The headline in a Portland, Maine, newspaper read, “Standish man sentenced to serve 15 years in prison for death of his 3-month-old son” (Edward Murphy, May 23, 2017). I suspect that many of the folks who read the story under the headline feel that the sentence was too light. Others are asking themselves how a 21-year-old man could beat a fragile 5-pound infant to death. What kind of evil monster is this guy?

However, even with the snatches of information provided in the 500-word newspaper story , the unfortunate scenario makes sense, and the child’s death is a tragic culmination of a series of events that shouldn’t surprise any pediatrician. It turns out the infant was a twin who, with his sister, had been born at 30 weeks’ gestation. He had spent a month or more in the hospital, and his sister was still in neonatal ICU at the time of his death. While it is unclear from the newspaper article whether the twins’ parents were married, they were living in a house with eight other adults and some other children. The mother was out of the home working while the father was left to care for his son.

The newspaper article outlined that the father had a troubled childhood. According to his lawyer, as a child, the father and his siblings had been locked in their bedroom by their mother while she watched television. He and a younger brother were relinquished to the care of the state when he was 9 years old. He then bounced between nine foster homes until he was 18. Also, the fact that the surviving twin has been adopted by her grandparents suggests that their mother had her own struggles with parenting.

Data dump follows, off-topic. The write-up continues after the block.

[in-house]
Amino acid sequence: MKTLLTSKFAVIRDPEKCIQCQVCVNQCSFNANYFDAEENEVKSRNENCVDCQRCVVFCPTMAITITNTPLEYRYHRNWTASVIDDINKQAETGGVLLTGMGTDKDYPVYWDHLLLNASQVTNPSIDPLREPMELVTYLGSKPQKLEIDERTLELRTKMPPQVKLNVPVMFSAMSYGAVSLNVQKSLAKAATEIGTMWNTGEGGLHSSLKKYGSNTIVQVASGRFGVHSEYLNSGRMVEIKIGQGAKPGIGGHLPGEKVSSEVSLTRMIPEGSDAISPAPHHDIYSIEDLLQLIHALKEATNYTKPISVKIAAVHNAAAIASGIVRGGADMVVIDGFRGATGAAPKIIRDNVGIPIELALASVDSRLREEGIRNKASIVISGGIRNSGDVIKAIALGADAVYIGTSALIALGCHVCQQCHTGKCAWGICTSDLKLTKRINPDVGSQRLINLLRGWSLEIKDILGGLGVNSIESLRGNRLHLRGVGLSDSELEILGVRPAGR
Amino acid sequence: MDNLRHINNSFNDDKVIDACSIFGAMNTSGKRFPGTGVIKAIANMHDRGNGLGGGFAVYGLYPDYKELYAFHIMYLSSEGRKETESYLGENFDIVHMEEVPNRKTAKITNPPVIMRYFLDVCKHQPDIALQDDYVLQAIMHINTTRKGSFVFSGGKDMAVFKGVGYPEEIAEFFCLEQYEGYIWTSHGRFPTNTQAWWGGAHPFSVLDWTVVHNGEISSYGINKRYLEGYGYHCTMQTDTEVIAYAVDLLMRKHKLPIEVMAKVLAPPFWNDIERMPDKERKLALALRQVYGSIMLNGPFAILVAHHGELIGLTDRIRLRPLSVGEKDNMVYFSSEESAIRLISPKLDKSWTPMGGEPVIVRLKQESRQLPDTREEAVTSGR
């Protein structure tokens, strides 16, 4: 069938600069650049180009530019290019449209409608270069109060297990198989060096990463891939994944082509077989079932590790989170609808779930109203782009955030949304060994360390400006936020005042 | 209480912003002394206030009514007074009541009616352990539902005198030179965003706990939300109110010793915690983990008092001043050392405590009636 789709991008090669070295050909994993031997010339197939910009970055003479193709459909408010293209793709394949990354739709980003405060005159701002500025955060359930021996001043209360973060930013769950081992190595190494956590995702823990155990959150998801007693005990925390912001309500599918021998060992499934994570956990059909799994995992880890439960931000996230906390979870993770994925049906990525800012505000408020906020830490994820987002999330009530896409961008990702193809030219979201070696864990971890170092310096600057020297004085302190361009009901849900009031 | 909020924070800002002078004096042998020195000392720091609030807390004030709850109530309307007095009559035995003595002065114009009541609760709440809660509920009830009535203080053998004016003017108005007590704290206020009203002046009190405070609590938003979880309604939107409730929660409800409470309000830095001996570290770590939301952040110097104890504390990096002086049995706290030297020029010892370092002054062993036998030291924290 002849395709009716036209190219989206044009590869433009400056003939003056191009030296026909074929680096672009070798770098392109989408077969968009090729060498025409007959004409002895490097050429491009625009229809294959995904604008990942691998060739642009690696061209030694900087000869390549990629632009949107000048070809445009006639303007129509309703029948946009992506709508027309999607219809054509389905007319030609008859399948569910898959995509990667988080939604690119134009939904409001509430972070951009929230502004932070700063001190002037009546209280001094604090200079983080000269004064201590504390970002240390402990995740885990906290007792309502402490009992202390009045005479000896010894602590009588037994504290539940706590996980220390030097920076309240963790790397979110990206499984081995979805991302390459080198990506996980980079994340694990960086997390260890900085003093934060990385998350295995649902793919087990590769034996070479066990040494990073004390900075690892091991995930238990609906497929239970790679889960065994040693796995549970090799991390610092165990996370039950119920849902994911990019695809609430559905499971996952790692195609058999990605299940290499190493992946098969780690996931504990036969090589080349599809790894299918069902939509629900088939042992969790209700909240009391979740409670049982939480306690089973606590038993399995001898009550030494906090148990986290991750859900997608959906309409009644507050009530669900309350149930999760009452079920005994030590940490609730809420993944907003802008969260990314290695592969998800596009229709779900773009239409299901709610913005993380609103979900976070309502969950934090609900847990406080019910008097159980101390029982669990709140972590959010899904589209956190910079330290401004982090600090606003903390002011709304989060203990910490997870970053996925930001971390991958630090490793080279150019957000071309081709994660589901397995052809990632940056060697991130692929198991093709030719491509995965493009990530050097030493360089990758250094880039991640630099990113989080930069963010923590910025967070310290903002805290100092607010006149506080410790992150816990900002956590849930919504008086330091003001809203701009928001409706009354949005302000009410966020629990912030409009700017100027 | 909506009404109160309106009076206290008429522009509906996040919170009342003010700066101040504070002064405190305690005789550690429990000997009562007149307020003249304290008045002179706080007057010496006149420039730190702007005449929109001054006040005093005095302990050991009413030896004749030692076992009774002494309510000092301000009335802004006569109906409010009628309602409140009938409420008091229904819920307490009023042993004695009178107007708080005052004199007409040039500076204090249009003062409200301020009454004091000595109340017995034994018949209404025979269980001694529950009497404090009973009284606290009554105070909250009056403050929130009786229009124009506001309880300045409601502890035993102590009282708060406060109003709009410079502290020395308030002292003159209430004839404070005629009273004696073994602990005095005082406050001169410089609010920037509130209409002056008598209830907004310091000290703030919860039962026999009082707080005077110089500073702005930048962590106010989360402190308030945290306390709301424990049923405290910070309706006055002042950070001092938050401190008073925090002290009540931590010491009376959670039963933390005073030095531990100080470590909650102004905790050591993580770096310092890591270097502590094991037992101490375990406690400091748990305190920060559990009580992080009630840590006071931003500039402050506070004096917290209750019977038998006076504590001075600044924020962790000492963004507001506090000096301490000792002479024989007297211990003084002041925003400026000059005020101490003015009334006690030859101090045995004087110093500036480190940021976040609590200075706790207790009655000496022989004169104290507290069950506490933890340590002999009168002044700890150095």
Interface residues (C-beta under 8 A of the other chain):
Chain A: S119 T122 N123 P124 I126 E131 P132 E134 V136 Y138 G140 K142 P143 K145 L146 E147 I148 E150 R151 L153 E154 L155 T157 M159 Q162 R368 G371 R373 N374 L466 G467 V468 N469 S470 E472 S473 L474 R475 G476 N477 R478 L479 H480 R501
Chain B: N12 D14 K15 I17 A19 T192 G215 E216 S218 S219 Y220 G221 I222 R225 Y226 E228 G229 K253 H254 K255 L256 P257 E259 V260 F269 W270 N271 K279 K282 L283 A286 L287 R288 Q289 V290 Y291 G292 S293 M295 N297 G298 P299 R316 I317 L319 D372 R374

I am sure that the neonatologists and social workers at the hospital where the twins were born were aware of at least some of the red flags that waved over this unfortunate family. I also am confident that they did what they could to assure this infant a safe home environment when it was time for his discharge from the NICU. However, risks factors may have been missed that now seem obvious in retrospect. We should all realize by now from our experience with domestic terrorism that simply appearing on someone’s radar doesn’t mean that preemptive action can or will be taken. Short of keeping the parents of high-risk neonates under constant surveillance for a year or 2, there are few other workable options to prevent every tragedy like this one.

This case is another example of the erosive power of a baby’s cry. Most pediatricians have developed a filtering mechanism that allows us to function in a cacophonous environment dominated by a screaming infant. However, even adults without this young father’s deprived background crack under the stress when they are confined in a space with a crying child. The risk of decompensation is compounded when the adult also feels some responsibility for the child’s welfare. I don’t think we can condone what the father did in this tragic scenario, but we can certainly understand how the dominoes fell.

We are all potential child abusers. When faced with the right, or I guess the wrong, set of circumstances we might lash out to stop the crying. Luckily, most of us are several body lengths from the end of that rope.

Dr. Wilkoff practiced primary care pediatrics in Brunswick, Maine for nearly 40 years. He has authored several books on behavioral pediatrics, including “How to Say No to Your Toddler.” Email him at


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